Next the garlic went in. That was incredibly easy. I planted the whole pack, maybe 40 or so garlic cloves. I have no worries about how we will eat that much garlic, oh no, for garlic is yummy and well used in my kitchen.

I met the lady from the plot nextdoor, the one that shared the buried watertank with my plot. She was absolutely fine about me having dug the tank out, she agreed that it was dangerous and said that it was actually a real pain being where it had been because it interfered with some of her planting. She was also thoroughly disinterested in having anything more to do with it, so Herself gets to keep it and use it as a planter. All good stuff. Oh, and she gave me a cabbage to have with our dinner, always a bonus!

Anyway, the lady nextdoor gave me some advice about raspberry canes, and suggested that I mark the rows of garlic I had planted, which I promptly did. Now I understand why allotments require such a vast number of bamboo canes, it took ten little ones and a ball of string just to mark the five rows of garlic that I had planted. Once I get going, building net cage things for the peas and beans and brassicas I can see me running out of canes and having to buy some more. Fortunately the site shop seems particularly well stocked with them.

The Wise Old Bird in Residence spied my gardening gloves, which are leather and cloth and not terribly waterproof, and he gave me a pair of waterproof, very heavy duty ones. He does seem to be an extremely decent chap, and he keeps an eye on everyone or so it seems (he is the lettings officer for the site).

One of my friends and fellow plot holder tells me that he's got almost all the materials for my shed now. That's brilliant, I didn't ask him for it, he just offered because he gets loads of such material which would otherwise be thrown away in the course of his job (he's a builder).

We've got a new bloke starting at work on 1st March, he's moving down from Scotland and selling his house. He's promised me his old gardening tools when he arrives, because he doesn't expect to be able to afford a place with a garden here in SW London. So that's that, by the start of March I should hopefully have a shed and my own tools on site. Yay!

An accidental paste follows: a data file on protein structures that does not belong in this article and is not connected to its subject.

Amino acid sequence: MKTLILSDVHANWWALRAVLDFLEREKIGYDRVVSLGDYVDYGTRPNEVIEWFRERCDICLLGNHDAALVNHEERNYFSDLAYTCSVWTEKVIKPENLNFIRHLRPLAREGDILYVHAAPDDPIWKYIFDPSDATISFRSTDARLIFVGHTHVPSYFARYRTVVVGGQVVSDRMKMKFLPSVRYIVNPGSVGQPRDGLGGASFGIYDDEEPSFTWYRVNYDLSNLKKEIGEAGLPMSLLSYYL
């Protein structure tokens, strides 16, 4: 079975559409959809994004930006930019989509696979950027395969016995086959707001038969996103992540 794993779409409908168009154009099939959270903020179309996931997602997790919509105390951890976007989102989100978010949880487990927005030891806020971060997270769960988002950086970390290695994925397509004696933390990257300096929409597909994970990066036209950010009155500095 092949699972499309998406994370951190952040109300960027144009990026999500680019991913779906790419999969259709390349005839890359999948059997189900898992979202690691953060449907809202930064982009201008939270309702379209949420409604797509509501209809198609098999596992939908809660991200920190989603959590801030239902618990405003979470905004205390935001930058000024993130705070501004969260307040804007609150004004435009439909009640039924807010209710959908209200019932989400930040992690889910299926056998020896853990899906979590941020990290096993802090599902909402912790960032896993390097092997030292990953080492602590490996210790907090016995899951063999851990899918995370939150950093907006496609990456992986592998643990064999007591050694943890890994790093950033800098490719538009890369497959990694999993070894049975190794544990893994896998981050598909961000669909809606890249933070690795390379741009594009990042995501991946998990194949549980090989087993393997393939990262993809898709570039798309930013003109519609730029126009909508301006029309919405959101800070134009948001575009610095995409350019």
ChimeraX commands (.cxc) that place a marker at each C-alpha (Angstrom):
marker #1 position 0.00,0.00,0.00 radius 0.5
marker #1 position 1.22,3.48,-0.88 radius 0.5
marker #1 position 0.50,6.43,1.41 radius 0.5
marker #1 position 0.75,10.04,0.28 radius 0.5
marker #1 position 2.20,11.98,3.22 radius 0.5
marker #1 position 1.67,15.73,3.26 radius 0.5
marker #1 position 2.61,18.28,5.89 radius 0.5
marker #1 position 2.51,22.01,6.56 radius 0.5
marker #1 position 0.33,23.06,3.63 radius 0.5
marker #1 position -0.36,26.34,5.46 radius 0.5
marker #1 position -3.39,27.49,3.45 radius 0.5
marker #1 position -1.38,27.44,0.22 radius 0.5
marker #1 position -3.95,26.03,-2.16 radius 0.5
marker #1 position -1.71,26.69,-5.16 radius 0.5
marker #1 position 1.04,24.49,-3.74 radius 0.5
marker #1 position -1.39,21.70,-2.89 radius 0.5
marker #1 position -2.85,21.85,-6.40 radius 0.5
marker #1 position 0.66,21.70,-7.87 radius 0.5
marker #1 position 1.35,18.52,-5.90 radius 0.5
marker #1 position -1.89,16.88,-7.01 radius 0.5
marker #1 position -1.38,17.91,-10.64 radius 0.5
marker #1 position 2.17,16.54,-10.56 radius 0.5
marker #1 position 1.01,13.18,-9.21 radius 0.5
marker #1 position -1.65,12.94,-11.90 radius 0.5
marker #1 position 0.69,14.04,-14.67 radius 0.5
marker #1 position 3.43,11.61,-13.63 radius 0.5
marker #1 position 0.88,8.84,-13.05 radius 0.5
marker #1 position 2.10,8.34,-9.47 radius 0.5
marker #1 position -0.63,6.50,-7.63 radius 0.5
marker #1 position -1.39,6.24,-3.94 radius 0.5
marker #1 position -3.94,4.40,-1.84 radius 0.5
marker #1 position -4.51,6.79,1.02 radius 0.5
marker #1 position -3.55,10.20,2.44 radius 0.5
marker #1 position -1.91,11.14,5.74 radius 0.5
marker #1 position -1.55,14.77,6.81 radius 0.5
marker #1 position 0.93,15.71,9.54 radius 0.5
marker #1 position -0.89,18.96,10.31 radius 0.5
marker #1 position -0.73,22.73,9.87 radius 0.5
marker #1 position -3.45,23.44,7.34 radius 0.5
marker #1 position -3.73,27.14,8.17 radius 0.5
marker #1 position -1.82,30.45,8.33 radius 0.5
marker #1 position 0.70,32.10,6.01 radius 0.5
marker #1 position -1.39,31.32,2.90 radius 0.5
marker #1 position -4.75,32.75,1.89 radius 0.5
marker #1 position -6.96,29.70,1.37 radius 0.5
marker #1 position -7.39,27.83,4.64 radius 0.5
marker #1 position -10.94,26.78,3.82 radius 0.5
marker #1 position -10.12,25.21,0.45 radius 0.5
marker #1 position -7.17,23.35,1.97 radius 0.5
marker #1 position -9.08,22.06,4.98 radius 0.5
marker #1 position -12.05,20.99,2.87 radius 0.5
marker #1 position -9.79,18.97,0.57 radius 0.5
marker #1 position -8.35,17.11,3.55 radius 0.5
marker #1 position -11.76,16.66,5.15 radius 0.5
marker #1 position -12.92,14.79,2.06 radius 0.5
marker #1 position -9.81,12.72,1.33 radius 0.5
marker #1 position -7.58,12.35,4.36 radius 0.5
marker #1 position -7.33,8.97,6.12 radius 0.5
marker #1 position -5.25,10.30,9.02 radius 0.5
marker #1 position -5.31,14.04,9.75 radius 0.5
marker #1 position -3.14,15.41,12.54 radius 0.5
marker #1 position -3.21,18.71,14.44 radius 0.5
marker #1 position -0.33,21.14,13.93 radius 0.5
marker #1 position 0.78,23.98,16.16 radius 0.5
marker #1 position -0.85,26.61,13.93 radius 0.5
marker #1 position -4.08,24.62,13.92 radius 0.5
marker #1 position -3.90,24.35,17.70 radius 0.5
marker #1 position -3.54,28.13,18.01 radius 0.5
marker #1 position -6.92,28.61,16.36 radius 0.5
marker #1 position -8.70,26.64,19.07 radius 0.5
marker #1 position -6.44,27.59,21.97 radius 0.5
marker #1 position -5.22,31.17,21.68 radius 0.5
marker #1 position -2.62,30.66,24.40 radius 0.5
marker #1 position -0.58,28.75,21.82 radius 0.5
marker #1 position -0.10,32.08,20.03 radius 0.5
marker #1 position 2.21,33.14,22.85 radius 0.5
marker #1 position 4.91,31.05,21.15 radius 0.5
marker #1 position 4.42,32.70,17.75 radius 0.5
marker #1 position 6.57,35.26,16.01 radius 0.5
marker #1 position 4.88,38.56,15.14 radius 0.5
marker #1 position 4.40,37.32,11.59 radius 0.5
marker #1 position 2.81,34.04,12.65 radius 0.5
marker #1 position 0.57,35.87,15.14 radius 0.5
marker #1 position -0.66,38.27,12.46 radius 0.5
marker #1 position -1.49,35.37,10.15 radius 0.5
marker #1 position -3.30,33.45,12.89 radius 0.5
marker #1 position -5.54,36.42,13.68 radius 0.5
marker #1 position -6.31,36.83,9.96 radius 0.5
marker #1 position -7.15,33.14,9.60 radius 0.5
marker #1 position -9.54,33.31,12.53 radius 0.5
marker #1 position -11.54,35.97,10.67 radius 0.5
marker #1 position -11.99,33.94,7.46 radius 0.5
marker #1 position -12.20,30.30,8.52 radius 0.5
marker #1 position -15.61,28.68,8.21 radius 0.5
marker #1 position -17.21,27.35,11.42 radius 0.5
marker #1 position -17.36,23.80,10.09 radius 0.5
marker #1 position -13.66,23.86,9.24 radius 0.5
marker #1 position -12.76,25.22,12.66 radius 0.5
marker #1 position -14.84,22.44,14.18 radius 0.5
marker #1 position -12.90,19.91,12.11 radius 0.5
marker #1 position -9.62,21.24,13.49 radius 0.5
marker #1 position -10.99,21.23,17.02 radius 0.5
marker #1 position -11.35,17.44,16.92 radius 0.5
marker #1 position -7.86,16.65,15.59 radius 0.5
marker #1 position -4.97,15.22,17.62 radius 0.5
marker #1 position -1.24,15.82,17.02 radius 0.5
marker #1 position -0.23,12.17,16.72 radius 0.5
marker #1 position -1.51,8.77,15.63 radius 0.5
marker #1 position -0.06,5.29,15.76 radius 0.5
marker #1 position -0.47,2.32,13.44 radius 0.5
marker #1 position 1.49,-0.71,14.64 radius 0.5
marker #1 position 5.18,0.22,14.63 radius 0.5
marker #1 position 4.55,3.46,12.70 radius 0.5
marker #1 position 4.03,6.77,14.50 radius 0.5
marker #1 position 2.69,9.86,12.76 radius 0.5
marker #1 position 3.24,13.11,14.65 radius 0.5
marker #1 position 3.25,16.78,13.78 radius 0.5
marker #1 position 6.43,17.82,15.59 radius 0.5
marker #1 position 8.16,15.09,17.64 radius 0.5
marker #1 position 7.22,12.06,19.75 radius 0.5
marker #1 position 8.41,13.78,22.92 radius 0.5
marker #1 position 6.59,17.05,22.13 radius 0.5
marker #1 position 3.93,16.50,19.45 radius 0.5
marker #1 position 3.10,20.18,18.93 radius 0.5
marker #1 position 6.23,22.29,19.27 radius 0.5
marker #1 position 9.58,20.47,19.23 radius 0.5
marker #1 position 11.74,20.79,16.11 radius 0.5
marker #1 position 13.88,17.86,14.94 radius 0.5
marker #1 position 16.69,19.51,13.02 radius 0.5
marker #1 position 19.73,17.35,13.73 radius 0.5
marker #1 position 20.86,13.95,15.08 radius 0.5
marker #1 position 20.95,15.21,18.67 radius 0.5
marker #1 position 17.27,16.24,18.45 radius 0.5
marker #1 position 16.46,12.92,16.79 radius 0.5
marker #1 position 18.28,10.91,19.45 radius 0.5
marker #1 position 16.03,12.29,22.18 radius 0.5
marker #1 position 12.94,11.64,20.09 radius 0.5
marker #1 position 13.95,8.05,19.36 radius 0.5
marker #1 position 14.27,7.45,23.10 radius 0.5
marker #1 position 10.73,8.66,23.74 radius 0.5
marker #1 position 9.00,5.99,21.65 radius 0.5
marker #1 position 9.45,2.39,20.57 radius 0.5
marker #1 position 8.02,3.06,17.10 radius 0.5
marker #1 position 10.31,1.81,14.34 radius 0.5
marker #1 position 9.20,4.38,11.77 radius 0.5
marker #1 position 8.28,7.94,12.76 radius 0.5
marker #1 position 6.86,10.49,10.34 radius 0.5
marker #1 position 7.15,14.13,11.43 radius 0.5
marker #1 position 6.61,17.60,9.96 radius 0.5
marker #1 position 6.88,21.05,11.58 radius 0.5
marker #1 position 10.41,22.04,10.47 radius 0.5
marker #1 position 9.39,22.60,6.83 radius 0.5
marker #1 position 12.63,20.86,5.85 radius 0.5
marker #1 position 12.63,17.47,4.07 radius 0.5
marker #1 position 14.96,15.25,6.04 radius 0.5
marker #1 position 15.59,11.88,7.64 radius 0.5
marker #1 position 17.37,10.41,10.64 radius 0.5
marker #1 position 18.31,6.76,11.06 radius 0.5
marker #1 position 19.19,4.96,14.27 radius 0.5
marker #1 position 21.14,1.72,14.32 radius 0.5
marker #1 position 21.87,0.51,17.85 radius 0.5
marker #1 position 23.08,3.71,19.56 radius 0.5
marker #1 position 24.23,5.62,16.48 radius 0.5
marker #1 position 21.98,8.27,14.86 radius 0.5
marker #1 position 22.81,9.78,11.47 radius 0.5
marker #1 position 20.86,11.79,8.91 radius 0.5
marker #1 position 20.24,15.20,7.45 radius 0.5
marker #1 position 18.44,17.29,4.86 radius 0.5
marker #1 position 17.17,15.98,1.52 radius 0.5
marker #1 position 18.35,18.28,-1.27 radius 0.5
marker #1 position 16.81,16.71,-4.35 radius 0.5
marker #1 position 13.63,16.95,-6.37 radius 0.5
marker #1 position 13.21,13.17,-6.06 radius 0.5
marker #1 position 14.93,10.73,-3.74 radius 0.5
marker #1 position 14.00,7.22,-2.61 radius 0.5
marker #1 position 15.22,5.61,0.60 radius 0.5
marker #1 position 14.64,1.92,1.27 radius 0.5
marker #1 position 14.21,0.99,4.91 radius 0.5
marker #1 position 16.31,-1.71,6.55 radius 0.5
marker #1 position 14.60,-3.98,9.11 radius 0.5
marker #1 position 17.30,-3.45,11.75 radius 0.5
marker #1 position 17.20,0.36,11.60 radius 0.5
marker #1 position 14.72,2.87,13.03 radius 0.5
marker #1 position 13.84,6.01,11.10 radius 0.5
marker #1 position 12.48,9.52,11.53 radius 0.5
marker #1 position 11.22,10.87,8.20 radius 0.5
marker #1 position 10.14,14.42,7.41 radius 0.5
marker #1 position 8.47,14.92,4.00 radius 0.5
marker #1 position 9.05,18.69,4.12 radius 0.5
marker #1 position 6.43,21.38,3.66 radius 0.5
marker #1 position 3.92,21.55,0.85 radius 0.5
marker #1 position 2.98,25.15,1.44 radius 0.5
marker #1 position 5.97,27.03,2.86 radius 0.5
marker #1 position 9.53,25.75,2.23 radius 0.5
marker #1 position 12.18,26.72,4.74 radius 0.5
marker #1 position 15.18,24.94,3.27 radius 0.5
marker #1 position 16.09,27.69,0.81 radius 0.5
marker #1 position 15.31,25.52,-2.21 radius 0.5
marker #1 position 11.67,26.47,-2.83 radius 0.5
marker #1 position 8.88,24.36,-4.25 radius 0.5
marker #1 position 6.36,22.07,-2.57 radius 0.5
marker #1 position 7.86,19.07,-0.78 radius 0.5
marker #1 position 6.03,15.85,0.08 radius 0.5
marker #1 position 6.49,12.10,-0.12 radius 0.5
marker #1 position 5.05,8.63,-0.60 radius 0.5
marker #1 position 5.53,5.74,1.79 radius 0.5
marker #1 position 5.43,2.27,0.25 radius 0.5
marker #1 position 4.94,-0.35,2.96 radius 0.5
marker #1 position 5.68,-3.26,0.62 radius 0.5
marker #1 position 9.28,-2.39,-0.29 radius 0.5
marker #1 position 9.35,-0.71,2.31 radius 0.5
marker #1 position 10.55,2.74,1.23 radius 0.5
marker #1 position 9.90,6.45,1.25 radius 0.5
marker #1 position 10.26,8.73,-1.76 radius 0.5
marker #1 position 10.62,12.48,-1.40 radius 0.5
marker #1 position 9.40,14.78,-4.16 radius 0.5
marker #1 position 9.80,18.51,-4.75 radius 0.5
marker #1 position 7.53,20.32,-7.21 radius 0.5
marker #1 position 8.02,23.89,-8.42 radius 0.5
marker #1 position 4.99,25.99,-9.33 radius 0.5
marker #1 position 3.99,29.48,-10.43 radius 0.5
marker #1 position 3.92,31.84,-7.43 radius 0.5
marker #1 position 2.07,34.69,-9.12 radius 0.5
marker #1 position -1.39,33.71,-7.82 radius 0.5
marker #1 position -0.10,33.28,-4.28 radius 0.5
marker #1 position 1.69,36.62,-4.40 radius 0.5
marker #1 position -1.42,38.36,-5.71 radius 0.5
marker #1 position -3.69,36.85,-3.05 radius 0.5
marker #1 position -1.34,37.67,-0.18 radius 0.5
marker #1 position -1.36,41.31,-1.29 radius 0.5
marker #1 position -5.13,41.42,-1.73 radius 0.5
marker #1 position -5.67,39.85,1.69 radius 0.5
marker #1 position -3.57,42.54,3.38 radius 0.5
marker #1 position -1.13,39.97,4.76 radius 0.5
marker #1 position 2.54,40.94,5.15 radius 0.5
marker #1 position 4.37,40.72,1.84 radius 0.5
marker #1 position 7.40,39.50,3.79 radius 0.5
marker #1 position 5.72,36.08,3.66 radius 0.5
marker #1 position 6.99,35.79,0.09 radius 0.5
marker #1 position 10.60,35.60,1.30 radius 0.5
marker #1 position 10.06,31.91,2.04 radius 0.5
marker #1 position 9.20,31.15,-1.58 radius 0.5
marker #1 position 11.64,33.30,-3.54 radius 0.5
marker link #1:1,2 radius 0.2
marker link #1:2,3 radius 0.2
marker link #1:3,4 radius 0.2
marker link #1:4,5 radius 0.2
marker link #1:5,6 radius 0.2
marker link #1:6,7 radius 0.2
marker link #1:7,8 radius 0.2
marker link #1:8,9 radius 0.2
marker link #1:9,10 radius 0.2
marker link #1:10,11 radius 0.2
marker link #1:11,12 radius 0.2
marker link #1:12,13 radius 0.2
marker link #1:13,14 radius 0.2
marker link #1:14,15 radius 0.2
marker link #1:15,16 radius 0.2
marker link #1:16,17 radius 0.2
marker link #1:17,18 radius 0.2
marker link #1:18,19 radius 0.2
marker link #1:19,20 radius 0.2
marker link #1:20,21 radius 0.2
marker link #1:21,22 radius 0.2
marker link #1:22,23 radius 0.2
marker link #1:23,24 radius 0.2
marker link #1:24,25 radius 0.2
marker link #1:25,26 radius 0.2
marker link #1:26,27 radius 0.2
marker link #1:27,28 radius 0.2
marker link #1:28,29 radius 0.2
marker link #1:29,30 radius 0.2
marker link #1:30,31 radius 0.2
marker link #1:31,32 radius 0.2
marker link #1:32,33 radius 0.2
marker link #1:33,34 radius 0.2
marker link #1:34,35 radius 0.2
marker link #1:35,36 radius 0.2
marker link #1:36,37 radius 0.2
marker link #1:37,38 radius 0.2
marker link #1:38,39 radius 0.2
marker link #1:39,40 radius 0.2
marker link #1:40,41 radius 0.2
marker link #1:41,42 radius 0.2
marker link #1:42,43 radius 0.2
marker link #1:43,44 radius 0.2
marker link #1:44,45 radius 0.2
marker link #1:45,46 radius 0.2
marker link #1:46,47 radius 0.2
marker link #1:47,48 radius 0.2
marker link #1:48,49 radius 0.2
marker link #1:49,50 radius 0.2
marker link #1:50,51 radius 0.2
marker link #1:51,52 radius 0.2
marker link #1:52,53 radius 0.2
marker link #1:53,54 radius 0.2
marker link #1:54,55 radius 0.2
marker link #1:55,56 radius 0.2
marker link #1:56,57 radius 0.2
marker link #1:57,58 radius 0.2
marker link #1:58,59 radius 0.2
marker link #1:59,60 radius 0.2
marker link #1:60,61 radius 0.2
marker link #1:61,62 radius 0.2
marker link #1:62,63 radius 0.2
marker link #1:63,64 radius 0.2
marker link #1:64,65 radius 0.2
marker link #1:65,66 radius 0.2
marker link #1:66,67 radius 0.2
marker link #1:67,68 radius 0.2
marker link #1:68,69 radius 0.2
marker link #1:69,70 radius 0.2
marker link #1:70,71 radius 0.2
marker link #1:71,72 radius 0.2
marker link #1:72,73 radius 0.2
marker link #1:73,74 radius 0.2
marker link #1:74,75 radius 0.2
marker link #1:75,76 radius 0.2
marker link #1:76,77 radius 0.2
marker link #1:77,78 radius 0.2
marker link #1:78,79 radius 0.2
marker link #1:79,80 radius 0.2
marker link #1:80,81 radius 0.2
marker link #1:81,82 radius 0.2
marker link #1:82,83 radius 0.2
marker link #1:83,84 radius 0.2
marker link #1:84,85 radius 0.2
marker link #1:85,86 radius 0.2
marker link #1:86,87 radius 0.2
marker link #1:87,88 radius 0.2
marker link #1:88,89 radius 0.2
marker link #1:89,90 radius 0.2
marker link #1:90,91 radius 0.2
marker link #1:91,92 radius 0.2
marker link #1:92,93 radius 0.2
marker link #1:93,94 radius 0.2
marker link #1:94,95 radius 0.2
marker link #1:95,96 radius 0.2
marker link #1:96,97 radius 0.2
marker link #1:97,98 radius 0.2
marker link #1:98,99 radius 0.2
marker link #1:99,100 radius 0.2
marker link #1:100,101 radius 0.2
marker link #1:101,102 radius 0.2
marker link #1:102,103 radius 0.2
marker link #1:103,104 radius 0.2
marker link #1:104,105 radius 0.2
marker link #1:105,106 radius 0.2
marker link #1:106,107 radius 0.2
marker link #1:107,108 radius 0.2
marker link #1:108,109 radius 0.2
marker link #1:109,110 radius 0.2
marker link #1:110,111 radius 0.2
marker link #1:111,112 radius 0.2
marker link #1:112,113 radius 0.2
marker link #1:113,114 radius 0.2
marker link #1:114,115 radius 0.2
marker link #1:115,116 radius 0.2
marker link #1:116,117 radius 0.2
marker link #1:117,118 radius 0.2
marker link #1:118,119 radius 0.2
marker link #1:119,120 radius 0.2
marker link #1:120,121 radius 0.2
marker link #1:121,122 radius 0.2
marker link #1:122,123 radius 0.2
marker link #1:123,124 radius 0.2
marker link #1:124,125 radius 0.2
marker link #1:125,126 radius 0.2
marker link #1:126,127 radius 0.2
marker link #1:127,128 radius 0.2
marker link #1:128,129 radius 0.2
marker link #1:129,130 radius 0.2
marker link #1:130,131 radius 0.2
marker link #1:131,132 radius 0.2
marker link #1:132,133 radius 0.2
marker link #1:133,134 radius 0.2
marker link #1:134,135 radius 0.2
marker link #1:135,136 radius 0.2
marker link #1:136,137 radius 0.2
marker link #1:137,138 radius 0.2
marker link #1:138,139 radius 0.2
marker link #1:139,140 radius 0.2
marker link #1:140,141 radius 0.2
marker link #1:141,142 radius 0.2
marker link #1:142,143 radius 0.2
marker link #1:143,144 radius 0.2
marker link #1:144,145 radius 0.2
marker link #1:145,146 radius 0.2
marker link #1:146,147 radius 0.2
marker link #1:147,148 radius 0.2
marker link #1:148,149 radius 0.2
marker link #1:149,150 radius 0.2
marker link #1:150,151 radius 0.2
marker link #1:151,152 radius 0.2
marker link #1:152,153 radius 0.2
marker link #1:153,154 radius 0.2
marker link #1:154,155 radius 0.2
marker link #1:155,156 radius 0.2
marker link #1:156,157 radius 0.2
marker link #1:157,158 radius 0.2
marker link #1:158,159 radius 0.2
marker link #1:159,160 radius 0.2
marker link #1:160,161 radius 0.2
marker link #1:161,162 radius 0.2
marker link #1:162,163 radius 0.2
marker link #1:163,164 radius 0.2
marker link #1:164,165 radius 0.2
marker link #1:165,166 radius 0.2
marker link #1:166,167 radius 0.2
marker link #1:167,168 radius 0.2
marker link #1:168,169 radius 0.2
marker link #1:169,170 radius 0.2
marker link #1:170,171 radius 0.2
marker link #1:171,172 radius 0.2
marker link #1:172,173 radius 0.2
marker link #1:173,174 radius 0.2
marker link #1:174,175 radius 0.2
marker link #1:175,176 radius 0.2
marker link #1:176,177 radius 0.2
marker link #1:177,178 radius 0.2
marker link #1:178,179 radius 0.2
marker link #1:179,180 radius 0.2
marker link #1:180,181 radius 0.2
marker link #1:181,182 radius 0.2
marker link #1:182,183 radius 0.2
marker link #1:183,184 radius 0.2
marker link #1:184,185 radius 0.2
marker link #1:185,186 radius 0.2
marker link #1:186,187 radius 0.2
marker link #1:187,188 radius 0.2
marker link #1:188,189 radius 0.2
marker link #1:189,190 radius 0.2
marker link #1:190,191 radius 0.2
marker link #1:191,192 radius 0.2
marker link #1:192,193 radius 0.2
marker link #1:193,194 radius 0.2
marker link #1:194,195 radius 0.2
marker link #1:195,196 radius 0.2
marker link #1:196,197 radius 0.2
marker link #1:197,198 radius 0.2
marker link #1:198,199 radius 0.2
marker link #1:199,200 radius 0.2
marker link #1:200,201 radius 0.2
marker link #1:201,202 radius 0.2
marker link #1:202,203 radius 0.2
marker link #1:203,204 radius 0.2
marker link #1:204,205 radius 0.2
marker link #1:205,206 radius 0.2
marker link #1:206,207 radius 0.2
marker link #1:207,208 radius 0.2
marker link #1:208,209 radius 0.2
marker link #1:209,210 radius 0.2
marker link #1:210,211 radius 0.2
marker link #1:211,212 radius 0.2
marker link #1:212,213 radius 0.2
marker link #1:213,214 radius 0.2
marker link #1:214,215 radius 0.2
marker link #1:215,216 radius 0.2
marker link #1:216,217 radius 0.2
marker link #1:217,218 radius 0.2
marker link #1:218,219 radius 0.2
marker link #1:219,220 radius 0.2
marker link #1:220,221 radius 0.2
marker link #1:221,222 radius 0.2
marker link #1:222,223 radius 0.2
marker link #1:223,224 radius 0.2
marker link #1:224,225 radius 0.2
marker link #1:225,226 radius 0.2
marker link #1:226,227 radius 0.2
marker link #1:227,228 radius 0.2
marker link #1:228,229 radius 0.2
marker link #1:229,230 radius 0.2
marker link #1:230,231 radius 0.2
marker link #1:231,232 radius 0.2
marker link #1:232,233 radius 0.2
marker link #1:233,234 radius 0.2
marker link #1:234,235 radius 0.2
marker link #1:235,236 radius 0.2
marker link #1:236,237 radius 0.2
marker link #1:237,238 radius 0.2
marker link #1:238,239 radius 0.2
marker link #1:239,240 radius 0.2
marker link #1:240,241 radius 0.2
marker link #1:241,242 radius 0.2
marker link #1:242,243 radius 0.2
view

I'm going to ask the Wise Old Bird in Residence if he would mind me using a bit of space in a greenhouse that is going spare on a certain plot that he's currently tending. I don't know if he'll have plans for it, but if not then maybe I can get some greenhouse space too, which will please Herself no end.

I'm hoping to get back to the allotment tomorrow, and maybe plant some peas. Unfortunately though I seem to have been struck down with a nasty 'make you feel decidedly unwell' bug this afternoon. Herself had it a couple of weeks ago and it put her off work for a week. I bloody well hope that doesn't happen to me, I've just had the best part of a week off looking after my daughter (she had chickenpox). My boss is very decent about such things, but er, well I do have a pretty responsible job and my absence is noticed. Sod it, they can and do get me on the phone when I'm not there. But I'd rather not be ill thank you.

I think since my daughter started nursery school myself and Herself have had more colds and ailments per year than we'd had in the previous decade. The trials of parenthood eh?

Ho hum.

Lastly, I picked up a leaflet from the site shop today. Apparently they're taking orders for plants, veggies and flowers, to be delivered in May. Now I'm not terribly well versed in the prices of plants in gardening shops, but the prices from the site shop do sound amazingly cheap to me. Cauliflowers for £0.70 per dozen, and trays of flowers for £4.50 per 40. Is that cheap? I think it is. Perhaps this is a bit of an eye-opener for the prices charged by garden centres etc?